How to be brilliant… with thanks to LSE
London School of Economics (LSE) held their ‘Professional Services Conference’ on Thursday 13 December 2018. The Theme of the conference was ‘LSE of the Future’. As defined by the conference organising team, the objectives of the day were for their professional services staff to:
- Focus on building your skills and strengths to continue developing their career
- Get inspired by expert insights on the future of work and LSE
- Take away meaningful tools and tips they can use day-to-day
- Network with colleagues from across the School
The conference kicked off with a Keynote session led by Michael Heppell, author of the book entitled ‘How to be brilliant’. In this blog, I would like to share a couple of key messages I took away from this session.
If you want to be brilliant, begin with brilliant goal setting.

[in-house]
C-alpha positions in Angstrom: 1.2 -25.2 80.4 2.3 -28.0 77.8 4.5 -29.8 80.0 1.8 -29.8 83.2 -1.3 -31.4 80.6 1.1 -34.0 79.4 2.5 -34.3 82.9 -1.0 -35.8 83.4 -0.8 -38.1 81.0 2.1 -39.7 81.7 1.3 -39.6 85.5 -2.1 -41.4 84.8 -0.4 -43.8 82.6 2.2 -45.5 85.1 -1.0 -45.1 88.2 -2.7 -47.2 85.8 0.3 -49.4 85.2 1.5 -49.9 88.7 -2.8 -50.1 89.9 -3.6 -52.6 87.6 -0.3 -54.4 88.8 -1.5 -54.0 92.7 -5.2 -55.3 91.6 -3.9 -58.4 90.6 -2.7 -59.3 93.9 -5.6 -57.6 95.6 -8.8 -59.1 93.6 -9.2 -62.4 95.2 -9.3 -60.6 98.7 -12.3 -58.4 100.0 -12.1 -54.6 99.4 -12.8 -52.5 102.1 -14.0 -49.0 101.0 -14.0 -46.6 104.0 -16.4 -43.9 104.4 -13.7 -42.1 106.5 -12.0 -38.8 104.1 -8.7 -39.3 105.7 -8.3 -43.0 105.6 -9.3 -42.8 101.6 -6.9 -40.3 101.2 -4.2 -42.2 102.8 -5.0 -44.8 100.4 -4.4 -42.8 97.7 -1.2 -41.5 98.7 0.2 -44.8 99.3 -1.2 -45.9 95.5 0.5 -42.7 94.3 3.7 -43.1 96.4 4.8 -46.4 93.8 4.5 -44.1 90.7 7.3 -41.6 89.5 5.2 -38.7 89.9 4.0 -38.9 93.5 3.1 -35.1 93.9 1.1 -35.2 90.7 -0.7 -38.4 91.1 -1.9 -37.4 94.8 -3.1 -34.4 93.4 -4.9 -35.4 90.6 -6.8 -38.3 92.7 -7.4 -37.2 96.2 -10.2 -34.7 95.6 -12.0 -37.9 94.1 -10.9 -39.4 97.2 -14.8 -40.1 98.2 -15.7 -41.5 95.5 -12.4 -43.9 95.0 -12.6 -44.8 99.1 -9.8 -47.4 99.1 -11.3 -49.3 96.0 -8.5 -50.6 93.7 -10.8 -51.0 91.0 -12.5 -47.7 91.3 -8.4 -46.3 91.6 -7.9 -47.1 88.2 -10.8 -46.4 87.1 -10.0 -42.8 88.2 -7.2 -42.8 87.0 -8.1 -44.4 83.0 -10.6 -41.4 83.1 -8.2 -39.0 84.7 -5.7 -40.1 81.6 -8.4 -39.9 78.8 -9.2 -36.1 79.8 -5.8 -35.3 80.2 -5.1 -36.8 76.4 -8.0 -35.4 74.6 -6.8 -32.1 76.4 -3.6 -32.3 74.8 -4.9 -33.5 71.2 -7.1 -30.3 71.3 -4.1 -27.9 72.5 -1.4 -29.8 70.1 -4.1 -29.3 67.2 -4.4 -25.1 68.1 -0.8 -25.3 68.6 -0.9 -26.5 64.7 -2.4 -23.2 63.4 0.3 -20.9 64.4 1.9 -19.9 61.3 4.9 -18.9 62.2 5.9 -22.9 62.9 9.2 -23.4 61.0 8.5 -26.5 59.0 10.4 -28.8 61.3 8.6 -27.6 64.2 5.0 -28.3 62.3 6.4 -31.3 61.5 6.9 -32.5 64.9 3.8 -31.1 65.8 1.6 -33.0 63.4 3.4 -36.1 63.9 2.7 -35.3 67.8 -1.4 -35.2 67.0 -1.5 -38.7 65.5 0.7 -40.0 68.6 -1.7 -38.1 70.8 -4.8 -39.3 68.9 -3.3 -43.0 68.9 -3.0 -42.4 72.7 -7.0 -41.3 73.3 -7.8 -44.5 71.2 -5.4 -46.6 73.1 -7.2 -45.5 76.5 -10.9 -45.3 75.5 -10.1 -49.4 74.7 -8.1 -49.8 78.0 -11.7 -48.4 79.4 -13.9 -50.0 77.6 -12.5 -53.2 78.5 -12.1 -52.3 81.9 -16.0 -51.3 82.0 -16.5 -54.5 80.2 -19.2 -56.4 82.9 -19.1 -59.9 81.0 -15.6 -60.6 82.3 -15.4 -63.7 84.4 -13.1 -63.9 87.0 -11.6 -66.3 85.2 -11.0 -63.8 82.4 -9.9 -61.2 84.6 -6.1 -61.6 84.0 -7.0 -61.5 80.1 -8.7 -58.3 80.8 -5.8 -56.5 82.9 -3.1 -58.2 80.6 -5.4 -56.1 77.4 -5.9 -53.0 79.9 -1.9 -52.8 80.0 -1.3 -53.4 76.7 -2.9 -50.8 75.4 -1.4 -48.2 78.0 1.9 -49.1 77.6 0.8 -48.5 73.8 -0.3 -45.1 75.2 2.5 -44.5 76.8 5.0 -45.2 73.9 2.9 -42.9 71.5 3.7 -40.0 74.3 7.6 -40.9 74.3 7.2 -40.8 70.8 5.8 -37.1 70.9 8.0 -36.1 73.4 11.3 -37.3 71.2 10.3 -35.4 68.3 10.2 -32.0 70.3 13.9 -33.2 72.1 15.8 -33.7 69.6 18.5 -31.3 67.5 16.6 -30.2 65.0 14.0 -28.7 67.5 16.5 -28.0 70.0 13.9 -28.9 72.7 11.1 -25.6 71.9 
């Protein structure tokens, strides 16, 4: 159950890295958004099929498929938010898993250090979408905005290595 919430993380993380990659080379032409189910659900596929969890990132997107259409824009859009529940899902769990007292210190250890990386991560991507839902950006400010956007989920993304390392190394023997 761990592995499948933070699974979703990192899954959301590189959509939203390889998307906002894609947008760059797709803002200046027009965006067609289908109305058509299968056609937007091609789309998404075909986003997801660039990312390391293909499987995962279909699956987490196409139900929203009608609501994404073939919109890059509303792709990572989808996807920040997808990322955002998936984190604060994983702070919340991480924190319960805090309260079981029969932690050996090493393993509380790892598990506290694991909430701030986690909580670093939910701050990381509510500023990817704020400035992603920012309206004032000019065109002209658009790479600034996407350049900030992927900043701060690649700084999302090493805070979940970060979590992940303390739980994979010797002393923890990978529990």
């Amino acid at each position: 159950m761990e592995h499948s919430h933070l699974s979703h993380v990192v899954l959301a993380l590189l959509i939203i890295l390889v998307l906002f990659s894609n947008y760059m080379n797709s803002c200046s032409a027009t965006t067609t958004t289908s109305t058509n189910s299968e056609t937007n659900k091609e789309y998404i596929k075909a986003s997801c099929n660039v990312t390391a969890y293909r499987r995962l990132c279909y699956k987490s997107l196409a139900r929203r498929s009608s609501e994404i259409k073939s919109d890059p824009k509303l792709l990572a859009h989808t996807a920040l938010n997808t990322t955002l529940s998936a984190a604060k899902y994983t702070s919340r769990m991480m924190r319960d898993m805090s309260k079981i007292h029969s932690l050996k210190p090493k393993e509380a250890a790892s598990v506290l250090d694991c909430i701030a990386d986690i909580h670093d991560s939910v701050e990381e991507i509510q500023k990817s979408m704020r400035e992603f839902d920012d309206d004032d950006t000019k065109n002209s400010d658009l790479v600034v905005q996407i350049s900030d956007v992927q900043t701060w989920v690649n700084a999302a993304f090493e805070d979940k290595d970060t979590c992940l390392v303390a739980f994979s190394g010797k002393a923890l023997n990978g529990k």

In the Learning and Development world, we may be familiar with the SMART framework for goal setting, which defines that goals should be Specific, Measurable, Achievable, Realistic and Time-bound.
Michael Heppell shared with the audience a recipe for success. In this recipe, the essential ingredient is setting goals in a way that can really motivates us. This powerful way of setting goals uses 3 Ps. Brilliant goals are Personal, Positive and formulated in the Present Tense.
An example of brilliant goal setting is given by Muhammad Ali. Muhammed described himself as: I am the greatest.
Breaking down this statement, this goal is:
- Personal: It starts with ‘I’ as in I am…. Or I have….
- Positive: It uses positive language. It avoids negative statements such as ‘I don’t want to lose this competition. It also avoids the use weak language, for example ‘try’ or ‘just’
- Written in the Present tense. This goal is stated as it has already been achieved, as if the person who state it is living it in the present time.
Have a go at formulating your goals using the 3Ps framework, you may be surprised by the results. No wonder that Muhammad Ali is commonly remembered as the greatest boxer in history.
Have you enjoyed this blog? The next instalment will offer more pearls of wisdom gained from attending this conference.